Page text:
The 30-year-old ‘Hutch’ made his second debut for the Hammers in a goalless draw at Derby on 8th September 2001 and scored in a 3-0 home win over Newcastle on 23rd September 2001, the same side he’d scored his first ever Hammers goal against seven years earlier. Hutchison suffered an anterior cruciate ligament injury in February 2002 which would keep him out for ten months. The midfielder’s ten appearances in 2002/03 all came as a substitute and he was unable to prevent the Irons’ relegation to the First Division at the end of the campaign.

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Hutchison scored a late winner under caretaker manager Trevor Brooking in a 1-0 win at Derby on 4th October 2003 and preserved Brooking’s unbeaten home record in his last match as manager by bagging a late equaliser in a 2-2 draw with Burnley at Upton Park on 18th October 2003. His final goals for the Hammers came on 1st May 2004, scoring twice in a 4-0 home win over Watford under Alan Pardew. Hutchison’s last appearance for West Ham came in a 1-0 home defeat to Brighton on 13th November 2004 and he left the club at the end of the 2004/05 promotion campaign after his contract expired, signing for Millwall. He had made 71 appearances in his second spell, scoring five goals – this took his Hammers totals across both his spells to 18 goals in 110 appearances.

Hutchison moved to Coventry in January 2006 before joining Luton in the summer of 2007. He was released at the end of the 2007/08 season and announced his retirement. Now 48, Hutchison now works in the media.

Referee

The referee on Friday will be Michael Oliver. He has refereed 21 of our matches, officiating in five wins for the Hammers, five draws and 11 defeats. Oliver has refereed the Irons twice this season, in our 2-1 home defeat to Crystal Palace in October, when he awarded the visitors a match-levelling penalty and, most recently, for our 3-2 home defeat to Tottenham in November.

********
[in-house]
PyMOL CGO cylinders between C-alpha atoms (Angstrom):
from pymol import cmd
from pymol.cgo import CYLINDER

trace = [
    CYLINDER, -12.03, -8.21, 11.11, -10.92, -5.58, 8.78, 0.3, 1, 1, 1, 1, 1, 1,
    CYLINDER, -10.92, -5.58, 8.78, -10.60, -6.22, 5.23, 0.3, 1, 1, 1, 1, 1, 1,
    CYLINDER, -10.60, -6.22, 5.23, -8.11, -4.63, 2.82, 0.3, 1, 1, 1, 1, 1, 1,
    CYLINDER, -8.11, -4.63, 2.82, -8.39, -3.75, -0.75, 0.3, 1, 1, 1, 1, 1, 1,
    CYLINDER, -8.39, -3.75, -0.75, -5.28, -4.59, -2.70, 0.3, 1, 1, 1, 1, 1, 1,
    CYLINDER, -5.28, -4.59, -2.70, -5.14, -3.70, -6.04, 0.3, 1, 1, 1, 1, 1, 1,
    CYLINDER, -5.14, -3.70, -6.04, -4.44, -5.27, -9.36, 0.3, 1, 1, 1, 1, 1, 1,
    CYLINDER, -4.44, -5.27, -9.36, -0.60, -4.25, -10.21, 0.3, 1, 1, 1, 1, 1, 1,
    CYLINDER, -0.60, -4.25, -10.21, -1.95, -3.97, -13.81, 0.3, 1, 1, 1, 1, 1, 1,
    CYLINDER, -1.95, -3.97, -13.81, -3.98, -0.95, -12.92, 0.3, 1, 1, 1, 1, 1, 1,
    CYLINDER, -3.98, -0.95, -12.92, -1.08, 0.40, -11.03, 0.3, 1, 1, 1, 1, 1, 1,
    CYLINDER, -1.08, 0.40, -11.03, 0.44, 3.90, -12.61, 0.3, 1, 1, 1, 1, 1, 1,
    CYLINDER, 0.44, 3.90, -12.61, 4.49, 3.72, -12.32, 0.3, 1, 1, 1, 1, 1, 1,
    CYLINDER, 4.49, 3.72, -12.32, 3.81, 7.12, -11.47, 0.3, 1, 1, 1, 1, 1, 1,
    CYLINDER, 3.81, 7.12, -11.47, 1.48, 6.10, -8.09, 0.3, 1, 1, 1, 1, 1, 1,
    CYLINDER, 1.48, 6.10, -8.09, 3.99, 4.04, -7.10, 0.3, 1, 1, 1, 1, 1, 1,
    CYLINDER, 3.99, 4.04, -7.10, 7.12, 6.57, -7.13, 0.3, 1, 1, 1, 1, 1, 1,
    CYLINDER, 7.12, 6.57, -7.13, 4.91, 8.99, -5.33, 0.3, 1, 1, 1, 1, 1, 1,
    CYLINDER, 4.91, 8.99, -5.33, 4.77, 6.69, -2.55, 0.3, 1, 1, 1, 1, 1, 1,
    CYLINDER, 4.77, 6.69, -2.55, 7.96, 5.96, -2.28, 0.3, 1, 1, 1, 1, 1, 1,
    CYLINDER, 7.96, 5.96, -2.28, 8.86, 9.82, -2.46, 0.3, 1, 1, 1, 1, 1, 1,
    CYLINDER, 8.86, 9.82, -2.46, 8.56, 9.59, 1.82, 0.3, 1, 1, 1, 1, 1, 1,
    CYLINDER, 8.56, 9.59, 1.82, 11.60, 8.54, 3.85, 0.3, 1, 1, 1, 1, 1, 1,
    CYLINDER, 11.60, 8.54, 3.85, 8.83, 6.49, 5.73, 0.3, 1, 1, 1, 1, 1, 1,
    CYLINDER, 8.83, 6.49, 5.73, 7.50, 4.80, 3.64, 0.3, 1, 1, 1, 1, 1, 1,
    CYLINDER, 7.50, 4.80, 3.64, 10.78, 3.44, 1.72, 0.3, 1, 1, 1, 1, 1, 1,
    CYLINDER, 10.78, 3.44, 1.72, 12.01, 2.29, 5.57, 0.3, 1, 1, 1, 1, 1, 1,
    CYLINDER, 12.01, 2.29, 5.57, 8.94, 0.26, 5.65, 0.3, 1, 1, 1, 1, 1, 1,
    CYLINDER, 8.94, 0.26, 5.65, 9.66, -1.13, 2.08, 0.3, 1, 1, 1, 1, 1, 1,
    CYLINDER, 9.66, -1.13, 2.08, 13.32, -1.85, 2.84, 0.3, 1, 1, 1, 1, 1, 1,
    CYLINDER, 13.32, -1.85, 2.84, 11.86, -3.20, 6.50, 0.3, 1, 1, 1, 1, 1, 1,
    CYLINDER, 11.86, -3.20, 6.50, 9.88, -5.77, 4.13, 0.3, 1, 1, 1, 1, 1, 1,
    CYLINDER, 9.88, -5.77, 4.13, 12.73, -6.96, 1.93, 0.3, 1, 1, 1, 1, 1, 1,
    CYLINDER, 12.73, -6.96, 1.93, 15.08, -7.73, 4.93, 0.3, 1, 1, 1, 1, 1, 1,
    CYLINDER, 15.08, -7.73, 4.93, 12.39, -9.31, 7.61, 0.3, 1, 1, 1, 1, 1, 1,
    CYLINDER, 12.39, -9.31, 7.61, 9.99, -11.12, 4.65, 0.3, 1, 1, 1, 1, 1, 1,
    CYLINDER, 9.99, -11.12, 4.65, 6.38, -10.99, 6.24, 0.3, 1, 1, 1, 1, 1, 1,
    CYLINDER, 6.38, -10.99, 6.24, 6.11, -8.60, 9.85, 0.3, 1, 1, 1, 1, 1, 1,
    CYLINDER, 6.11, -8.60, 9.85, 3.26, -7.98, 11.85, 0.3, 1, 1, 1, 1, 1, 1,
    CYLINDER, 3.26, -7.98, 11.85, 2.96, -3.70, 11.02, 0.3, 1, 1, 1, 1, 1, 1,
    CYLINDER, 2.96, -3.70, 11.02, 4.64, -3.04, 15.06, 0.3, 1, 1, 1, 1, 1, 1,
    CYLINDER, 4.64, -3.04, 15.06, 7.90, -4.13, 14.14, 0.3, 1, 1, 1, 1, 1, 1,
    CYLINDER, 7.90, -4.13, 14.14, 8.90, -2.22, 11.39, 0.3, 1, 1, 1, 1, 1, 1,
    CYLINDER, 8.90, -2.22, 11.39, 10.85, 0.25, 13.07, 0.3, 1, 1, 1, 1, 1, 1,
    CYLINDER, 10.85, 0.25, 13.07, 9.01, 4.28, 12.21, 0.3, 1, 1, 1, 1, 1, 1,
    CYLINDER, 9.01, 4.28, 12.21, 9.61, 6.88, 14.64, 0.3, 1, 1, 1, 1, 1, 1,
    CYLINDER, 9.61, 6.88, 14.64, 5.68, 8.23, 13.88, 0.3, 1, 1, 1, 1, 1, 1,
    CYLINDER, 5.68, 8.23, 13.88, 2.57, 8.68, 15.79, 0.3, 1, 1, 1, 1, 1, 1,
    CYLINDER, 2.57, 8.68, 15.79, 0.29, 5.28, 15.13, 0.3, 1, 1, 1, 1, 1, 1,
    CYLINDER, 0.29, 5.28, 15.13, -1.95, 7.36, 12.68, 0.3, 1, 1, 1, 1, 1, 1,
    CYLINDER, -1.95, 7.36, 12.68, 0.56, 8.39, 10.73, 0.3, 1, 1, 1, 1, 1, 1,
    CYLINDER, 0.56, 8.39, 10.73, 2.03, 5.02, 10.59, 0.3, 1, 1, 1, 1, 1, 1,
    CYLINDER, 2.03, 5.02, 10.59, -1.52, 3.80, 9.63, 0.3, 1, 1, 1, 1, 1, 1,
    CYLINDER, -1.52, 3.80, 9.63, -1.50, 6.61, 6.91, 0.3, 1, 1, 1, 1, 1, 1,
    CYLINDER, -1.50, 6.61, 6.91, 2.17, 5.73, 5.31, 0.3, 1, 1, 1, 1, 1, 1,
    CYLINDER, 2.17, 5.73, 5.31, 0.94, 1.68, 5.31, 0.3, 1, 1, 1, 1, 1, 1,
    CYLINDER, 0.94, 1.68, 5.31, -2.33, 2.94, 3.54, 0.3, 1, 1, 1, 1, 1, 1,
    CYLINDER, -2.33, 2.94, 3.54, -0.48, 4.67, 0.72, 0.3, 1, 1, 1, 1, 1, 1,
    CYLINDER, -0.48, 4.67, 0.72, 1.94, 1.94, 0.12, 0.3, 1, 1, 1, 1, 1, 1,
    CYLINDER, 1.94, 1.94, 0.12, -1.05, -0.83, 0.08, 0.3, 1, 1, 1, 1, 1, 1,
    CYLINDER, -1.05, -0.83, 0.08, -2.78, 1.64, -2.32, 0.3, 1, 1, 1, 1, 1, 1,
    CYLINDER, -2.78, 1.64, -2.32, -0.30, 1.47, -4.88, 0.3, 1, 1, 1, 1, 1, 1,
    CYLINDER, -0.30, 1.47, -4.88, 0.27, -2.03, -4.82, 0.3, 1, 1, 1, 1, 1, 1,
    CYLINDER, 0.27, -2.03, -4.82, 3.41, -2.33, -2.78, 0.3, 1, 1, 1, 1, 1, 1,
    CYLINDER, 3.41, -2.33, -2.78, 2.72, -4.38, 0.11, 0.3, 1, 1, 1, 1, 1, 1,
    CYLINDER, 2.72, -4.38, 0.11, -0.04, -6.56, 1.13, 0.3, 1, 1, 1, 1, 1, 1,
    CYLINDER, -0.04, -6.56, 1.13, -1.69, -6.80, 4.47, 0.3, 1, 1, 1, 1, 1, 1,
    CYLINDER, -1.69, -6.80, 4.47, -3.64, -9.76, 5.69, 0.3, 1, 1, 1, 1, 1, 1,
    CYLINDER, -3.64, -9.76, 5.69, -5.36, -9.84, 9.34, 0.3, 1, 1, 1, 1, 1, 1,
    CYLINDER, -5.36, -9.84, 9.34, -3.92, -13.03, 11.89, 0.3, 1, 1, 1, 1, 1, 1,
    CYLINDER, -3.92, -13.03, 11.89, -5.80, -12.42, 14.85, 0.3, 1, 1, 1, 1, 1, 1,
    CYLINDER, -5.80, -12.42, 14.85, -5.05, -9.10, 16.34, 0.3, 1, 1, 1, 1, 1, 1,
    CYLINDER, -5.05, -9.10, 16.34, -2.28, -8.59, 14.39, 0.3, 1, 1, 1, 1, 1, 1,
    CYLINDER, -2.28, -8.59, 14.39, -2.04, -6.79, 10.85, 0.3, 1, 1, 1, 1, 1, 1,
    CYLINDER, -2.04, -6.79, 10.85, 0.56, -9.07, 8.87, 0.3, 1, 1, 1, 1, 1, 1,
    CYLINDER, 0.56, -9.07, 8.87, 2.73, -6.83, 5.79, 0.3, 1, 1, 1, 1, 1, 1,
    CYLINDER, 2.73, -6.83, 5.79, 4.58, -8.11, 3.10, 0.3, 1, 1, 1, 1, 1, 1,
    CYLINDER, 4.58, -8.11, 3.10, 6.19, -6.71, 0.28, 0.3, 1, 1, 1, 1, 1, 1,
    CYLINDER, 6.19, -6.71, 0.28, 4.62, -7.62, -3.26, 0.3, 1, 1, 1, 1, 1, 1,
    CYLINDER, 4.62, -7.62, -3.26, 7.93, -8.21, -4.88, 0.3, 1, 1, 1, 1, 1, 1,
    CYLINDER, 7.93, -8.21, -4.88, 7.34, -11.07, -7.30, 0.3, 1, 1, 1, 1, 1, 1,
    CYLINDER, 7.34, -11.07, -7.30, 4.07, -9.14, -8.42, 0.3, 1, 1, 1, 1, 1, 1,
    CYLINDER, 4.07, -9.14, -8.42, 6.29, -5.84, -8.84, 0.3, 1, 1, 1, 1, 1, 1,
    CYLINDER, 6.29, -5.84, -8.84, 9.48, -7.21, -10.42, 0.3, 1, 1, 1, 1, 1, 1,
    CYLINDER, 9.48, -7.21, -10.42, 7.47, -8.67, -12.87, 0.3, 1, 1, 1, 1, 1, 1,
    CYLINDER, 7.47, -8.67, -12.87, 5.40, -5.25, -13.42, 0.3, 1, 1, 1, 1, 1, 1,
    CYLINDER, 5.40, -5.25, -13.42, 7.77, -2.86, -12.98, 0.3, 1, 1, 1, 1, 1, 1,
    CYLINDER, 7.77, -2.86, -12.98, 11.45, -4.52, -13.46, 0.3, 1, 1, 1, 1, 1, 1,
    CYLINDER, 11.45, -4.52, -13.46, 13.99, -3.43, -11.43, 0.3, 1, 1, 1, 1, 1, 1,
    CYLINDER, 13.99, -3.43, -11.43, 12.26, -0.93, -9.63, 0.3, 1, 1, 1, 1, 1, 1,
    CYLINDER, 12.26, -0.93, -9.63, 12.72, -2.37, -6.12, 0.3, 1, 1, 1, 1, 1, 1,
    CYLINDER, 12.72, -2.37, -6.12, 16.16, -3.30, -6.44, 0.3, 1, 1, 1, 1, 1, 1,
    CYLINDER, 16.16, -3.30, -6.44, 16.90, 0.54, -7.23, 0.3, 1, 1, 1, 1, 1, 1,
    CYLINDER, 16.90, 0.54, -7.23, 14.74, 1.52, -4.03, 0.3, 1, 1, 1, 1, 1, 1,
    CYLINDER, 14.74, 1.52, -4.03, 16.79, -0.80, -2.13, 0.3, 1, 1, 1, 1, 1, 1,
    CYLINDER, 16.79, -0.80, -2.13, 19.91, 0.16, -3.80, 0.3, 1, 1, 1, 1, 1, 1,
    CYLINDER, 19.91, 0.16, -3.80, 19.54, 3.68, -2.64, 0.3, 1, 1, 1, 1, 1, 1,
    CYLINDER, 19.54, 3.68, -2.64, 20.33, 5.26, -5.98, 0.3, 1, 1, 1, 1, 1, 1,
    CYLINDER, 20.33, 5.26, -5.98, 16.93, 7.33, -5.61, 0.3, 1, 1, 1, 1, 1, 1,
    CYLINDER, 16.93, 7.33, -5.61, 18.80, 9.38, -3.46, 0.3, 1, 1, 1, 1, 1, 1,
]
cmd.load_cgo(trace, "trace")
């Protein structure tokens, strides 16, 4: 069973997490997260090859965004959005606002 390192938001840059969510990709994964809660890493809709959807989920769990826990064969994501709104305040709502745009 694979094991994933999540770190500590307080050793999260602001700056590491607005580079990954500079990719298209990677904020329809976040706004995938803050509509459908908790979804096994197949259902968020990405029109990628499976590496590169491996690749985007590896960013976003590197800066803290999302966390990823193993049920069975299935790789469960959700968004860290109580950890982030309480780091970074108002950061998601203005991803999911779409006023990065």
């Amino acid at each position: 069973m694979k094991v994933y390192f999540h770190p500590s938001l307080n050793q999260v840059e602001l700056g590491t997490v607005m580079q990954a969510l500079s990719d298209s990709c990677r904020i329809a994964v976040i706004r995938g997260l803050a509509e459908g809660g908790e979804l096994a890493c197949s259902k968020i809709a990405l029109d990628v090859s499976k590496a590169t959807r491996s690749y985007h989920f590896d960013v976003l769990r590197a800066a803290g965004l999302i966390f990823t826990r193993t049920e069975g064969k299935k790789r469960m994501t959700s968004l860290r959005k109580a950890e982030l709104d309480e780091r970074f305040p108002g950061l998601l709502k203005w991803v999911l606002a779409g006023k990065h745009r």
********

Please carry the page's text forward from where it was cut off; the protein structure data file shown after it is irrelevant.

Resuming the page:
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Oliver also refereed our 1-1 draw at Leicester in October 2018, when he sent off Mark Noble. His only previous red card issued to a West Ham player came six seasons ago, when he sent off Kevin Nolan in our 4-1 defeat to Liverpool at Anfield in December 2013. Oliver also refereed our 3-1 home win over Manchester United last season.

Possible line-ups

Sheffield United manager Chris Wilder has doubts over both his back-up goalkeepers, Michael Verrips and Simon Moore – the latter is expected to be fit enough to take a place on the bench. Right wing-back George Baldock is the younger brother of former Hammers striker Sam Baldock. Ex-Hammer Ravel Morrison is unlikely to start against his former club but could feature from the bench. Sheffield United have been victorious in both of their previous Premier League home games against West Ham – 3-2 in March 1994 and 3-0 in April 2007. The Blades could fail to score in three successive league fixtures for the first time since September 2013.

For West Ham United, Aaron Cresswell and Mark Noble are available but David Martin, Ryan Fredericks, Jack Wilshere, Michail Antonio and Andriy Yarmolenko are all out. Noble is just two Premier League goals away from equalling Paolo Di Canio’s record of 47 for the club.

Possible Sheffield United XI: Henderson; O’Connell, Basham, Egan; Baldock, Fleck, Lundstram, Norwood, Stevens; McBurnie, McGoldrick.

Possible West Ham United XI: Fabianski; Zabaleta, Diop, Ogbonna, Cresswell; Rice, Noble; Snodgrass, Anderson, Fornals; Haller.

Enjoy the game – Come On You Irons!